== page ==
Monday, May 16, 2022

Anonymous Asks (197)

“How do I know which of God’s promises are for me?”

Our question today recognizes something my father more than once pointed out to his children: that the old Sunday School song is wrong. “Every promise in the book” is not mine. Some of them belong to other people. When we try to apply them to our own experience, we do so without legitimate biblical authority, and may find ourselves disappointed when our expectations are not met.

That may seem a little unsettling to a new Christian seeking comfort in his Bible, but it is an important lesson to learn. And truly, distinguishing a promise for me from a promise for someone else is easier than it might initially appear once we establish some guiding principles.

The most important governing principle for claiming a promise is context.

Local Context

Sometimes we can determine who a promise belongs to from the verses immediately before and after it. I call this local context. So when we come to a famous promise like “If anyone hears my voice and opens the door, I will come in to him and eat with him, and he with me”, the responsible reader backs up a little and looks around at the rest of the passage in which we find it. Who is the promise for? A quick read shows us it was made to individuals who loved Jesus Christ but were stuck in an undiscerning, ineffective, fruitless church on the brink of judgment. To those who loved him and heard his voice, the risen Christ says, “Let me in.” The prospect of fellowship with God is open even in the worst of circumstances to those who will receive him. The local context tells us this.

That’s a wonderful promise, and of course it does not mean that lone Christians in decrepit congregations are the only people with whom the Lord Jesus is interested in having fellowship. It just means that the proof of that is to be found elsewhere in scripture. But can we claim such a promise today if we too love the Lord and hear his voice, and if our circumstances are similar to Christians in Laodicea? I certainly think we may.

Another famous example: “I can do all things through him who strengthens me.” Once again, the promise needs to be understood in context. What is Paul talking about in Philippians 4? Well, it turns out he is writing about learning the lesson of being content in every possible situation, whether in poverty or riches, hunger or times of plenty. The promise he feels comfortable asserting is that Christ will supply the mental and emotional needs of his servants as they serve him, equipping them to deal with the most difficult situation.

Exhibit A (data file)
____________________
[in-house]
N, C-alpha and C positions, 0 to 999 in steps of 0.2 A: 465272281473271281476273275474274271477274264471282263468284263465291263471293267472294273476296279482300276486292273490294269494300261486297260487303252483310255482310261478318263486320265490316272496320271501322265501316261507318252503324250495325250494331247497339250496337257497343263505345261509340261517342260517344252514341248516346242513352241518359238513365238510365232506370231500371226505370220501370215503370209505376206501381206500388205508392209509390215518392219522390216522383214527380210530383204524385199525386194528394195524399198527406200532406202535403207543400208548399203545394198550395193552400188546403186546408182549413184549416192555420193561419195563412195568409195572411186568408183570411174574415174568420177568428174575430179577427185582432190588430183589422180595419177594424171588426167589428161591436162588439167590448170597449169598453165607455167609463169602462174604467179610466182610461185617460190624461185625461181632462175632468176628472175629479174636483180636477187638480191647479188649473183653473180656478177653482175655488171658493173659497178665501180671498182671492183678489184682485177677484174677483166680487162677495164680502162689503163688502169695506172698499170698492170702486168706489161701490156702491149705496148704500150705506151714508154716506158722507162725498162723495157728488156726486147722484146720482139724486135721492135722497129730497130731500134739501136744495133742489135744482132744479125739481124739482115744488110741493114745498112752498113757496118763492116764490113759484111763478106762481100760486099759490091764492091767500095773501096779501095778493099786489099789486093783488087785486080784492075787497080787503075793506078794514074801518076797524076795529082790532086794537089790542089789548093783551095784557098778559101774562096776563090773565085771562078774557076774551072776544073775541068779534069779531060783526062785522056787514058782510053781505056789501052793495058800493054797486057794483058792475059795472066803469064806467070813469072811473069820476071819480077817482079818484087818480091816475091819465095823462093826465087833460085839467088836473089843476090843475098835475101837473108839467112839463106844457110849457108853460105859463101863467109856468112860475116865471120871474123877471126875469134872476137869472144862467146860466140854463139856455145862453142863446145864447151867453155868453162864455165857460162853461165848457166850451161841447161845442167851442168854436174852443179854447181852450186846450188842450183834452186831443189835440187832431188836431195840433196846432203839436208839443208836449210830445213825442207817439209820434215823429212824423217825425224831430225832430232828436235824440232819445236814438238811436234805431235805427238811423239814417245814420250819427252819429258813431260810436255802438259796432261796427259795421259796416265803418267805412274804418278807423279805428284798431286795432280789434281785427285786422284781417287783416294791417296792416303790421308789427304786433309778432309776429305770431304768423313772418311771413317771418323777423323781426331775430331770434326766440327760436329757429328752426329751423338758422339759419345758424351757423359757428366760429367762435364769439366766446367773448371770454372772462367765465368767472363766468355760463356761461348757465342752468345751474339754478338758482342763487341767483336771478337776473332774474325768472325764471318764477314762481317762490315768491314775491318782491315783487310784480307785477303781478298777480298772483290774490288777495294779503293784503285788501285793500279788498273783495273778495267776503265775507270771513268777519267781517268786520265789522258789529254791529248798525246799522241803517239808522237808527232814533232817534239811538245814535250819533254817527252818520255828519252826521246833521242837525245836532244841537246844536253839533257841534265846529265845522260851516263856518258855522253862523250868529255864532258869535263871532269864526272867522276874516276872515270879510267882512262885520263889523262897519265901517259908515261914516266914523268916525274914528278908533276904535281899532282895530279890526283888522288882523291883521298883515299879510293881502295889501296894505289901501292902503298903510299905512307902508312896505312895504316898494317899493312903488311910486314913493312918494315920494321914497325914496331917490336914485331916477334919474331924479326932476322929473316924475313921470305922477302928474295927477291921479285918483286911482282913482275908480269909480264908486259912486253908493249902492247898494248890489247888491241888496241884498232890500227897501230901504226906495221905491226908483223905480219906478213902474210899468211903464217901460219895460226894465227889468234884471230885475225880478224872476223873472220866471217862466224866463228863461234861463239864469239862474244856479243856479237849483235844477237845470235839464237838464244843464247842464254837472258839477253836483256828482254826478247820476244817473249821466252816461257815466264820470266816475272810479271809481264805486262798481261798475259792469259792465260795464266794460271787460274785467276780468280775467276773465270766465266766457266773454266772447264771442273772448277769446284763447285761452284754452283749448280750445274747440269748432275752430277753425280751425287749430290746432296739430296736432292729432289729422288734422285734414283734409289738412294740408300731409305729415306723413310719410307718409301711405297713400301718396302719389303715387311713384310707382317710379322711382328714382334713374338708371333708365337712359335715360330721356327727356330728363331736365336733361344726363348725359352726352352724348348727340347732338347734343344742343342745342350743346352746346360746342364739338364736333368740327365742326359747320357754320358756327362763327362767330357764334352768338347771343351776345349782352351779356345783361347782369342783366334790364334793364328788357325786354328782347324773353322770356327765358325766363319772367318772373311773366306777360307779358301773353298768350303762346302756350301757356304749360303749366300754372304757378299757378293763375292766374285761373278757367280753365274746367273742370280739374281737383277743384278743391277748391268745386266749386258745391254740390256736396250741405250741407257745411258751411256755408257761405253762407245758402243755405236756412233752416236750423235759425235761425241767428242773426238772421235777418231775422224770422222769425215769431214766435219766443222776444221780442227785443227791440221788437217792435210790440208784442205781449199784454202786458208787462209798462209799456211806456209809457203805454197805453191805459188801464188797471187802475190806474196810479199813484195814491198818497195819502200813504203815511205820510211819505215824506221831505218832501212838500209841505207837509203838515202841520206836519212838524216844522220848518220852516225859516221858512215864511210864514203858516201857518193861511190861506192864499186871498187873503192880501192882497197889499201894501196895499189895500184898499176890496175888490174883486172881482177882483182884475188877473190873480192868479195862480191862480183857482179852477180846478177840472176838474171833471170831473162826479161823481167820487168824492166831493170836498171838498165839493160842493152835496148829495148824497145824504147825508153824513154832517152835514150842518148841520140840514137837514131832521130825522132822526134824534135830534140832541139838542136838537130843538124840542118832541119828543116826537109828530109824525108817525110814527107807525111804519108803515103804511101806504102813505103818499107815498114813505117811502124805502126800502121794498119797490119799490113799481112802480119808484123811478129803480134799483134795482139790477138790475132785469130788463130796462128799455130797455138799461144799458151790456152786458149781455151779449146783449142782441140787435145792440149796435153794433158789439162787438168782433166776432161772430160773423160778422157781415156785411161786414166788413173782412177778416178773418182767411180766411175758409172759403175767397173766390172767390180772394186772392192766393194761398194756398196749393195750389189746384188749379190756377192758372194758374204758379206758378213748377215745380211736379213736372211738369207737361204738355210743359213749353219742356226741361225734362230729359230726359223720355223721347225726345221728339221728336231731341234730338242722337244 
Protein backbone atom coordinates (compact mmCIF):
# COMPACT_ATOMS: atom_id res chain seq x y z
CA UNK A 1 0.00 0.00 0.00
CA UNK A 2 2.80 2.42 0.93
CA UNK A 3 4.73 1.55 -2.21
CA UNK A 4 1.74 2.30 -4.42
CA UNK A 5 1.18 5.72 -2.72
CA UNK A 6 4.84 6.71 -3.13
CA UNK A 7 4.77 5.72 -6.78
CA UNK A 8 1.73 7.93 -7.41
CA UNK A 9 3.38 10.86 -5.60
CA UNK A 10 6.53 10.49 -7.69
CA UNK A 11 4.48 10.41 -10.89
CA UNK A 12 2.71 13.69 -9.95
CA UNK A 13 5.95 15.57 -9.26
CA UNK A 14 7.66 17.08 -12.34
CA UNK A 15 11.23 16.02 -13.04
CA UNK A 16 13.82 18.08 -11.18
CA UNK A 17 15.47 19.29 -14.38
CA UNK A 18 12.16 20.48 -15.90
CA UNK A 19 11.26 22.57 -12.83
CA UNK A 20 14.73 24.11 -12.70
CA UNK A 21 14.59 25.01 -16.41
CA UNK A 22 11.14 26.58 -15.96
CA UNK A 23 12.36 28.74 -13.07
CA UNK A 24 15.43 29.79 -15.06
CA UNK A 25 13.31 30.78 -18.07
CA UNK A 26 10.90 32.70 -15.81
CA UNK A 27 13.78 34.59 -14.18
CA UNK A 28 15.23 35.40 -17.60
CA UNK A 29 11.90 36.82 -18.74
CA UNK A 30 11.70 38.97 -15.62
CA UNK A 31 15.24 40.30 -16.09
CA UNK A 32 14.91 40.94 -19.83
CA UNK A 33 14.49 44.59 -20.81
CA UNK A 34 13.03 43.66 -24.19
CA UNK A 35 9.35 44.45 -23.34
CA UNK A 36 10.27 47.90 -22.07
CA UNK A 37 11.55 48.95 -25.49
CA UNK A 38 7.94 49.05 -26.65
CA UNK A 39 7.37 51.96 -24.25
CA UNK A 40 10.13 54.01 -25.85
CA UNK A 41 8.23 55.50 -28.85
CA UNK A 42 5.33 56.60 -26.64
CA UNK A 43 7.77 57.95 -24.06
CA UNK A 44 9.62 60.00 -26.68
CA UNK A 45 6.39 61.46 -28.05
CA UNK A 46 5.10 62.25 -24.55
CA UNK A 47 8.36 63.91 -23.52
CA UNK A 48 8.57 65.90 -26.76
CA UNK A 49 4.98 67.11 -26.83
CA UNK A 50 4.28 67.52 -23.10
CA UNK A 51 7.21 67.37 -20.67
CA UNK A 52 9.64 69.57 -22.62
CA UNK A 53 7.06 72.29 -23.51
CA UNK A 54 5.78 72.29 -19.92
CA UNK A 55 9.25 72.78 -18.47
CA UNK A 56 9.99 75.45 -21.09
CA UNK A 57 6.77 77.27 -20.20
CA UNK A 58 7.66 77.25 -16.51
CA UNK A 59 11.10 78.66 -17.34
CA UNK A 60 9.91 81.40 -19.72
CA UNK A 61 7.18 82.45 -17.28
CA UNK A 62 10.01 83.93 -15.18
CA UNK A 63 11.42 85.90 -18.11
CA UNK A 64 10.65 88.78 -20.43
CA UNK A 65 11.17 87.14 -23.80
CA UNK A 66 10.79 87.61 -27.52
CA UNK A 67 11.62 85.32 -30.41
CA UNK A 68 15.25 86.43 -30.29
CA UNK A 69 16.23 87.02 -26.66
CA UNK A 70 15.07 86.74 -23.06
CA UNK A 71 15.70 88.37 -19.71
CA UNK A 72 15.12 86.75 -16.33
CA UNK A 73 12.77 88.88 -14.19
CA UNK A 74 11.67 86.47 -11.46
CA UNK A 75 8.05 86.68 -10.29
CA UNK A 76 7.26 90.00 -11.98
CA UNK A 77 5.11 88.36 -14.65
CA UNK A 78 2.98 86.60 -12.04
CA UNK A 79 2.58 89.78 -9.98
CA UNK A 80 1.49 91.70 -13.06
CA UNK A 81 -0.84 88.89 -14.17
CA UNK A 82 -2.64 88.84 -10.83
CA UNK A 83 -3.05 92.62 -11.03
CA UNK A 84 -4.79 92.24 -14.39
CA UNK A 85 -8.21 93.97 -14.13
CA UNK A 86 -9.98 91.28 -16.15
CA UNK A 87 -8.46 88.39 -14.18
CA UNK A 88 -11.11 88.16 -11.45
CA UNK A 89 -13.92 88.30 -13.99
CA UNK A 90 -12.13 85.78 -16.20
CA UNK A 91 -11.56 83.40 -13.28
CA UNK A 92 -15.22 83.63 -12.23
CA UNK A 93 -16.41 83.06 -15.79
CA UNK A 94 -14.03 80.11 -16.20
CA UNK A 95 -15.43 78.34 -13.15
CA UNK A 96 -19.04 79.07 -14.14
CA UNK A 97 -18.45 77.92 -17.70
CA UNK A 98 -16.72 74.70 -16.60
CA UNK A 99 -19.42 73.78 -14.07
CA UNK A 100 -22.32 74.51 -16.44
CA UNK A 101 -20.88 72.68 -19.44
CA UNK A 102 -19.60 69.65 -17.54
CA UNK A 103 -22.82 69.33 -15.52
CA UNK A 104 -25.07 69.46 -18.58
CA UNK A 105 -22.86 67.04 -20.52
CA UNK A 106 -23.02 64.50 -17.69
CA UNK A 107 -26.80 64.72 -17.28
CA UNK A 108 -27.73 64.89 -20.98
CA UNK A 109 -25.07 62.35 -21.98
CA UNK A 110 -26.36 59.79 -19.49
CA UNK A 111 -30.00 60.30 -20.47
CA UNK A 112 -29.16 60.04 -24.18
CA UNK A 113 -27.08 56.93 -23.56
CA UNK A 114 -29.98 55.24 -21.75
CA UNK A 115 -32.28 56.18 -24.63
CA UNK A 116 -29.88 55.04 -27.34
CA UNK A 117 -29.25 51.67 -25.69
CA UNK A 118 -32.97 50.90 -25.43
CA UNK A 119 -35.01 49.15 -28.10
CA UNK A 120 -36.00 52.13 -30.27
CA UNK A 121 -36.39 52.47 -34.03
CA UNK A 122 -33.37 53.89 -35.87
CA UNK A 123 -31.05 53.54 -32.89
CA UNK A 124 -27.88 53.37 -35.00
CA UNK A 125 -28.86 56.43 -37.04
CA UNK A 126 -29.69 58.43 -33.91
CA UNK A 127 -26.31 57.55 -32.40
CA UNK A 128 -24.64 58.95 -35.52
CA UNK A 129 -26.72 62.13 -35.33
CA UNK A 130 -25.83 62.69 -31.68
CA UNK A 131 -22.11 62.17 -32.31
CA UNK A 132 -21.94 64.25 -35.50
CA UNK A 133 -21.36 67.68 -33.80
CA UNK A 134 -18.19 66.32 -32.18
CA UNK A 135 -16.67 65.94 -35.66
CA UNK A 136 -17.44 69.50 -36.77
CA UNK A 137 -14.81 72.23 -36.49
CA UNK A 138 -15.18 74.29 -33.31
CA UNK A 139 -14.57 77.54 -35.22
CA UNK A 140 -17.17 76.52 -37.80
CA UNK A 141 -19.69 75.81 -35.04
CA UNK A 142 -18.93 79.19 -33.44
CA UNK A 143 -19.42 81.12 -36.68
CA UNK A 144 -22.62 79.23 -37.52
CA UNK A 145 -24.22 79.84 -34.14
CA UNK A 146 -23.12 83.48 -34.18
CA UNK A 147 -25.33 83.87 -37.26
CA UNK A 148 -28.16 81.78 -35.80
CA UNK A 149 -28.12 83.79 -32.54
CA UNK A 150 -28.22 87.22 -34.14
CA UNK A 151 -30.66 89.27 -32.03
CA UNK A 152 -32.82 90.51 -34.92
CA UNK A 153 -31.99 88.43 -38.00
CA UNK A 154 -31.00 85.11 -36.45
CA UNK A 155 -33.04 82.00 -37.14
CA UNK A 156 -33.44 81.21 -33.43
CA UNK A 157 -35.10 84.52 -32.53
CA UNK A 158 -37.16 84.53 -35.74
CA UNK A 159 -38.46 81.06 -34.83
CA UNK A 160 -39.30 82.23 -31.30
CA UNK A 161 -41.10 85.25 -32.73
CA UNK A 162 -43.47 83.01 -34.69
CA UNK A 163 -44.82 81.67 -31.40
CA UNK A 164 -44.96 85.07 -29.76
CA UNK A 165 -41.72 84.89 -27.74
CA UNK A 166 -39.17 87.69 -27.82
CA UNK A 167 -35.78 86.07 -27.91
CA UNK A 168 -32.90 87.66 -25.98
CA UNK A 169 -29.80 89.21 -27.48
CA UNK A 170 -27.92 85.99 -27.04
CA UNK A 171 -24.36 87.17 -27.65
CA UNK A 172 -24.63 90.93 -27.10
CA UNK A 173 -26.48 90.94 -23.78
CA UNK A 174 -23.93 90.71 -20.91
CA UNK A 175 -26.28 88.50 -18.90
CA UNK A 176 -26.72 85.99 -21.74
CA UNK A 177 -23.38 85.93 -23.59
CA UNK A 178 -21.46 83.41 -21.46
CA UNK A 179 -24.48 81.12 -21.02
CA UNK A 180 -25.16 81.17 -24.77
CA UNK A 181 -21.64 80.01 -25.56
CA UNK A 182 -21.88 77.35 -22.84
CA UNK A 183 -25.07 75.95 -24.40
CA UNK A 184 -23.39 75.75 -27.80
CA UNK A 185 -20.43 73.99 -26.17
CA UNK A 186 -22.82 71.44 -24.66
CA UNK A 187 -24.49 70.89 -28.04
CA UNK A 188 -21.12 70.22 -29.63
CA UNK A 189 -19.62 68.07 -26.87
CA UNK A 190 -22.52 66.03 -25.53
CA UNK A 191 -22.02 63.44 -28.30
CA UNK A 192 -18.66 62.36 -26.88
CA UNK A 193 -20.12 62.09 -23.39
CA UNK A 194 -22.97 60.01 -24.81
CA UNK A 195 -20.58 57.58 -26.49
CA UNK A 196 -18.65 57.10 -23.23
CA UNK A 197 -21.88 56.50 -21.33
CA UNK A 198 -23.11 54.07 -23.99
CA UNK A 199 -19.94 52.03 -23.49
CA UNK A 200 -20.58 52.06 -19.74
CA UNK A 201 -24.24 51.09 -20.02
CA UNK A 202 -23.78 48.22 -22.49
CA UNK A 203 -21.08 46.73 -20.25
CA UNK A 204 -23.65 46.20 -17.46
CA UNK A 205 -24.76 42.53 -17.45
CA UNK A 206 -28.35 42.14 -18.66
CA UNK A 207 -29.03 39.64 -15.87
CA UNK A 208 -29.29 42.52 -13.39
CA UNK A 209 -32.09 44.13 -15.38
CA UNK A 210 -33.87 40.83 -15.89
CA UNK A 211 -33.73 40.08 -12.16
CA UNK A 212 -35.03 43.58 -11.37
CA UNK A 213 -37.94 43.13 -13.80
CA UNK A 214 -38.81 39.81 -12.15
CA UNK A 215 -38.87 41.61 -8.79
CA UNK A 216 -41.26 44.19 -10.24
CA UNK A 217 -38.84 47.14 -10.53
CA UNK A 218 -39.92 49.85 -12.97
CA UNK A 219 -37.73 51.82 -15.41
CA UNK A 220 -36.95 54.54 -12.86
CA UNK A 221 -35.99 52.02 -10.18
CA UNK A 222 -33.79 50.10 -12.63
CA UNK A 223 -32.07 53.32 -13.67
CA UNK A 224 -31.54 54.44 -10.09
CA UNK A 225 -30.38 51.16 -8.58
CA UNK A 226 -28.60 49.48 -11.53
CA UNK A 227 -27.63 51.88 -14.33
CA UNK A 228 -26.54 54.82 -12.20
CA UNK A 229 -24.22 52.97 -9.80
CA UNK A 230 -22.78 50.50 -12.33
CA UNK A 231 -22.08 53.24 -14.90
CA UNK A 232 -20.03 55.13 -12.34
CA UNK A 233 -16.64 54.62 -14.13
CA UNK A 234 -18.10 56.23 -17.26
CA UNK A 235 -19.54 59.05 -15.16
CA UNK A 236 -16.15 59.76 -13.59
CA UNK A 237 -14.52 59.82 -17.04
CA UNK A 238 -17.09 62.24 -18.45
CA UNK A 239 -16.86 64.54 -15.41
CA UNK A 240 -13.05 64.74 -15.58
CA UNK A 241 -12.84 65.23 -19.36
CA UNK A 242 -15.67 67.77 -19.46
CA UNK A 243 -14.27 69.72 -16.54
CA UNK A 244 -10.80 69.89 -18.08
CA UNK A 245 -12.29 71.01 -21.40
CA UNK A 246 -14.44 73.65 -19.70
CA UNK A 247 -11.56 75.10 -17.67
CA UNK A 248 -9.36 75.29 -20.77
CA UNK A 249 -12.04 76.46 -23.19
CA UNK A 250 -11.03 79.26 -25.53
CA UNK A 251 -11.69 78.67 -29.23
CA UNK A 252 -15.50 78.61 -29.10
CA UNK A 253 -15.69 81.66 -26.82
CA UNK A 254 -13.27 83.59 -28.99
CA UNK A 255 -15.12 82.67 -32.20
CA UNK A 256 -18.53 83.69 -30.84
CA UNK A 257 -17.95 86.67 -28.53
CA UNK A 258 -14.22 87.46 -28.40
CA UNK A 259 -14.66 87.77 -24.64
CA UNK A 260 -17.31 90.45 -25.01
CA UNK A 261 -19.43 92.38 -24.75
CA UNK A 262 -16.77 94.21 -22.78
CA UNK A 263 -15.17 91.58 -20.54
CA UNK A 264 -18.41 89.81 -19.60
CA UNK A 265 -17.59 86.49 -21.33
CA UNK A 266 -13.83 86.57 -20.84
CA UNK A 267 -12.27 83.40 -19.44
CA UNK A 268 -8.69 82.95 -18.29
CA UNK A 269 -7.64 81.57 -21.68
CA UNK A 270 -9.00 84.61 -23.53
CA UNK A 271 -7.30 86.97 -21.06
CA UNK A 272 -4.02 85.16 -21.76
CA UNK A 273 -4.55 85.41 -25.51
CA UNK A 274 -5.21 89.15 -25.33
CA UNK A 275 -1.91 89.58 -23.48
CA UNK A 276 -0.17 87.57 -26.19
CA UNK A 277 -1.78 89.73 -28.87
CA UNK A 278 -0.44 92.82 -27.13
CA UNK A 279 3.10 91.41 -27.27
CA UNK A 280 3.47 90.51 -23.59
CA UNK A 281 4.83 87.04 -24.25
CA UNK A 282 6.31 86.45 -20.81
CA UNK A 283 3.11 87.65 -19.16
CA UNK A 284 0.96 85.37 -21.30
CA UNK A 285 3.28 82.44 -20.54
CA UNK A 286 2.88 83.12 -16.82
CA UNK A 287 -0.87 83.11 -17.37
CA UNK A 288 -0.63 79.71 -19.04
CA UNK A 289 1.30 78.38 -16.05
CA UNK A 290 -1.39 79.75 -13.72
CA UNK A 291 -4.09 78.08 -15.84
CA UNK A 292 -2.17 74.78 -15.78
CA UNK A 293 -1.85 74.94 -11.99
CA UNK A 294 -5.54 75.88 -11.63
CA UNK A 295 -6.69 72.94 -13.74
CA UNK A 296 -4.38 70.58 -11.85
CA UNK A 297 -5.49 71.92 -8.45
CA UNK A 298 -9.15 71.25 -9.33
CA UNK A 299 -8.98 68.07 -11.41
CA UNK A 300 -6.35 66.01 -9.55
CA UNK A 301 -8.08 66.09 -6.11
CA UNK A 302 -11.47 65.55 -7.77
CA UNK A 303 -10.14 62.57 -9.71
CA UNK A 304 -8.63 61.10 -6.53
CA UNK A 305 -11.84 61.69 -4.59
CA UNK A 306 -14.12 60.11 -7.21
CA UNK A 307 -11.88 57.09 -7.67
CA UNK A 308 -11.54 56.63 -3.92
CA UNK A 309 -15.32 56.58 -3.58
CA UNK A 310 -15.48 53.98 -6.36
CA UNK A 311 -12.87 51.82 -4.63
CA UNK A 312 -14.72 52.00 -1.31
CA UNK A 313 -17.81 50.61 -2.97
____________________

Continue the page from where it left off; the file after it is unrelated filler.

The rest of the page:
But the contentment Paul describes is specifically for those who are putting the kingdom of God first. The ability to “do all things” is not some blanket assurance that God will bless everything every Christian decides to get involved in. It is not a promise to help believers win track meets, spelling bees or the Superbowl, though it is often used that way.

Christians on losing Superbowl teams may find themselves a little disappointed if they don’t learn to respect local context.

Broader Context

Local context is comparatively easy. Learning to be aware of the broader context in which some promises fall takes a little Christian maturity and increasing familiarity with the Bible as a whole, but in the meantime there are usually others we may ask when we have questions about which verses truly apply to us. Here is another, more difficult example: “None shall miscarry or be barren in your land; I will fulfill the number of your days.”

What are we to think of that? If we were to apply it to Christians, we would start to think we are cursed. Many Christian women I know have had at least one miscarriage, and some have had several. As for barrenness, Christian couples often adopt because they are unable to have children of their own. If this promise were really intended for believing women in the present era, we have to concede that there must be some unexplained reason why they are not experiencing the blessings God promised ... and the most logical conclusion is probably not that they are all evil pretenders!

The answer is found in the broader context of our quote from Exodus 23. This promise is part of the Law of Moses, a package of rules given to God’s earthly people Israel to govern their conduct in the Promised Land several thousand years ago. It is a promise applicable only to a specific nation and a specific time in history, and on top of that, this particular promise is conditional, in that it only applied if Israel would continue to “serve the Lord your God”.

The broader context would tell you this, which is why it is important to learn to read whole passages and books rather than simply Googling a verse on a particular subject, a practice which will often lead to wholly inappropriate conclusions.

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